english 689 fall2015
Though this course, we will examine the theoretical, rhetorical, literary, and experiential constructions of disability, and, interrelatedly, of how we define our abilities and humanity/ies. The language used to describe our bodies and differences has profound impacts on our lives, from representation in media, to issues of medical treatment and legal rights, to those of ethics and competition; from how we treat each other, to how we understand who we are. In his preface to the fourth edition of The Disability Studies Reader, Lennard J. Davis notes that “disability is not only accepted but also has become very much a critical term in discussions of being, post-humanism, political theory, transgender theory, philosophy, and the like” (xiii). Through readings, discussions, and various assignment (detailed below), we will explore disability through discourses and practices, arguments and definitions, the metaphorical and the material, the theoretical and the practical.
Required Course Materials
Davis, Lennard J., ed. The Disability Studies Reader, 4th ed. New York/London: Routledge, 2013. Print. ISBN 9780415630511
Dolmage, Jay Timothy. Disability Rhetoric. New York: Syracuse University Press, 2013. Print. ISBN-10: 0815633246 ISBN-13: 978-0815633242
Kerschbaum, Stephanie. Toward a New Rhetoric of Difference. New York: NCTE Press, 2014. ISBN-10: 0814154956 ISBN-13: 978-0814154953
Lewiecki-Wilson, Cynthia, Brenda Jo Brueggemann, and Jay Dolmage, eds. Disability and the Teaching of Writing: A Critical Sourcebook. New York: Bedford/St. Martin’s, 2008. Print. ISBN: 978-0312447250
Wilson, Daniel H. Amped. ISBN-10: 030774549X ISBN-13: 978-0307745491
Additional readings will be assigned and made available through Springboard
Access to Springboard!, where all materials will be provided. The course syllabus, schedule, assignments, readings, and any other relevant materials will be posted there. Be sure to check in often. Any changes in the course schedule, etc. will be announced in class and then updated in Springboard!. You are responsible for attending to any changes/updates, even if you miss class.
Access to Google Drive: we will use this for a good deal of in-class work as well as final projects. All files for FINAL projects must be clearly labeled with your NAME, the TITLE of the project, and the word FINAL, or the file will not be accepted.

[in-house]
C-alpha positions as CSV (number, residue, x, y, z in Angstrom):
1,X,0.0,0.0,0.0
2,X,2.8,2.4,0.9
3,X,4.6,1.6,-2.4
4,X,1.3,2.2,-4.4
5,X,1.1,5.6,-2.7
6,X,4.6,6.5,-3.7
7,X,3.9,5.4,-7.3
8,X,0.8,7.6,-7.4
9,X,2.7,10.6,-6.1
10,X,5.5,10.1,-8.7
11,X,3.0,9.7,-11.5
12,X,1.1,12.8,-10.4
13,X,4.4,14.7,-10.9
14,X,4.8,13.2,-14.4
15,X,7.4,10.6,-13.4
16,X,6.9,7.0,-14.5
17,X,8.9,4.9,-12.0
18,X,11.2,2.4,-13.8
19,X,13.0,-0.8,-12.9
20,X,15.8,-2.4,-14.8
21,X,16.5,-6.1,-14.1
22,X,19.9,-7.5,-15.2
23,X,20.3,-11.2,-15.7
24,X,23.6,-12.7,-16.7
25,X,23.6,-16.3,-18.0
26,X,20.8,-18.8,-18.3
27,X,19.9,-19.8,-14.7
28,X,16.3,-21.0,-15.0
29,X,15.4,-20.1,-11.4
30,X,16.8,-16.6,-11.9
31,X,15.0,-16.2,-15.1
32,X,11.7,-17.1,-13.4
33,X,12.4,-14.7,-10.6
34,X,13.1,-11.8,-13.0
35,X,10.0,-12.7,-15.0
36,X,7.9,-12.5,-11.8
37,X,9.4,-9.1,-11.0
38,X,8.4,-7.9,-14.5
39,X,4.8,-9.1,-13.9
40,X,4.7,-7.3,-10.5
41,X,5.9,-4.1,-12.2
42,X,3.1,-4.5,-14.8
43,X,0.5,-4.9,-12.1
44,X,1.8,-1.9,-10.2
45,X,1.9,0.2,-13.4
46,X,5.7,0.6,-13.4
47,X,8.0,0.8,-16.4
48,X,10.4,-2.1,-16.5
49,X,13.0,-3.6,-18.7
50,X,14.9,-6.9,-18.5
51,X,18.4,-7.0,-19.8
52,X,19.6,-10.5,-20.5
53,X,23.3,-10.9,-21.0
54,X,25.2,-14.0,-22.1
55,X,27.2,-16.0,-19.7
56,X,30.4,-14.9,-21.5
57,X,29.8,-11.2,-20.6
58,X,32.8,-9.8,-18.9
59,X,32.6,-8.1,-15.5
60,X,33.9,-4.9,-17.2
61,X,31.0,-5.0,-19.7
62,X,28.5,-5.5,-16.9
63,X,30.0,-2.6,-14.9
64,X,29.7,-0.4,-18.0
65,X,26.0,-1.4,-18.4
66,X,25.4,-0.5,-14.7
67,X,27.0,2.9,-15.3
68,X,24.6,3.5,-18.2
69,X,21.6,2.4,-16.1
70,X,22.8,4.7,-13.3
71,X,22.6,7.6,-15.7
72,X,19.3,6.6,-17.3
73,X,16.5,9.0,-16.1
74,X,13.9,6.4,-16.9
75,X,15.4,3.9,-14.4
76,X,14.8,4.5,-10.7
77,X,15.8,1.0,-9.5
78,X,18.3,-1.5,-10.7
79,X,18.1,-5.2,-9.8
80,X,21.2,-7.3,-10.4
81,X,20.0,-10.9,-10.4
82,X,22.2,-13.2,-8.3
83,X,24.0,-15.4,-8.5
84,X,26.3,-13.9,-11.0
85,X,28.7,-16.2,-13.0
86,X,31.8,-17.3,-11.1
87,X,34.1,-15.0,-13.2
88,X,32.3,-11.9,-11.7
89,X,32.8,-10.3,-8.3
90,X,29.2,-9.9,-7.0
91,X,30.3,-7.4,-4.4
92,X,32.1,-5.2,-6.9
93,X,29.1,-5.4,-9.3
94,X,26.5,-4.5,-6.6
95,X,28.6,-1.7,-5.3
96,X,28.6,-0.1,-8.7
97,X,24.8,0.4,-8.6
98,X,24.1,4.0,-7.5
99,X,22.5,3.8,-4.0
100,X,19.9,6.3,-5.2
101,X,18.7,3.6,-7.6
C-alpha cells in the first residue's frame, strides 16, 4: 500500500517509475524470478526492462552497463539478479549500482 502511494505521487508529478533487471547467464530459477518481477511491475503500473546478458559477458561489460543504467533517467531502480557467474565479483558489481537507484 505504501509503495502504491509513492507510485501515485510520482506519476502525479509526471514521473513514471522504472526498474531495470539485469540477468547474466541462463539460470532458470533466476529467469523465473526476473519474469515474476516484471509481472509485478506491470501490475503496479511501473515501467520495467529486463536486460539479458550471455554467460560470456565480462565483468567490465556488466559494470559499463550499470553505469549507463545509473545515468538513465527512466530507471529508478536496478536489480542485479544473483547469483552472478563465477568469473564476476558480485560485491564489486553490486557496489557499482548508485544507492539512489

Note that this will be a web-enhanced course, which means that we will substitute online activities for some of our in-class time. You will need reliable access to the computer and the internet. All days of online activity will be announced in advance.
Grading and Assignments
Blogs and Participation: 30pts
Keyword Presentations: 10pts
Artifact Analysis: 20pts
Final Project: 40pts
Blogs and Participation: Participation — active engagement in class discussions and activities — is of the most significant ways we learn together. You must be prepared for and engage in class every week, and I will provide multiple entries for you to do so (large discussion, small group work, activities, etc.). Additionally, you will keep a blog that will serve as a kind of digital “reading journal,” where you will grapple with readings, concepts, and discussions. I will split the class into three groups; groups will blog on alternate weeks (meaning you are required to blog every third week or so, though you are welcome to do more). These posts should do three things:
Summarize/synthesize each class reading.: There should be some summary of each reading, and some effort to put texts in conversation, within each week, and between weeks.
Respond with questions and problem-posing.
Begin thinking about applications for the reading. By an “application,” I mean the ways that we can use the readings to analyze other texts, be they cultural, literary, historical; or even to analyze social phenomena or personal experiences.
Keyword Presentations: You will present a brief in-class presentation (10-15min) on one of the keywords in the course (list to be generated) or on a keyword of your choosing. The presentation should include the etymology of the word, its changing usages, and its present cultural meanings as related to disability. You will write a brief (1-3 pages) paper to accompany the presentation.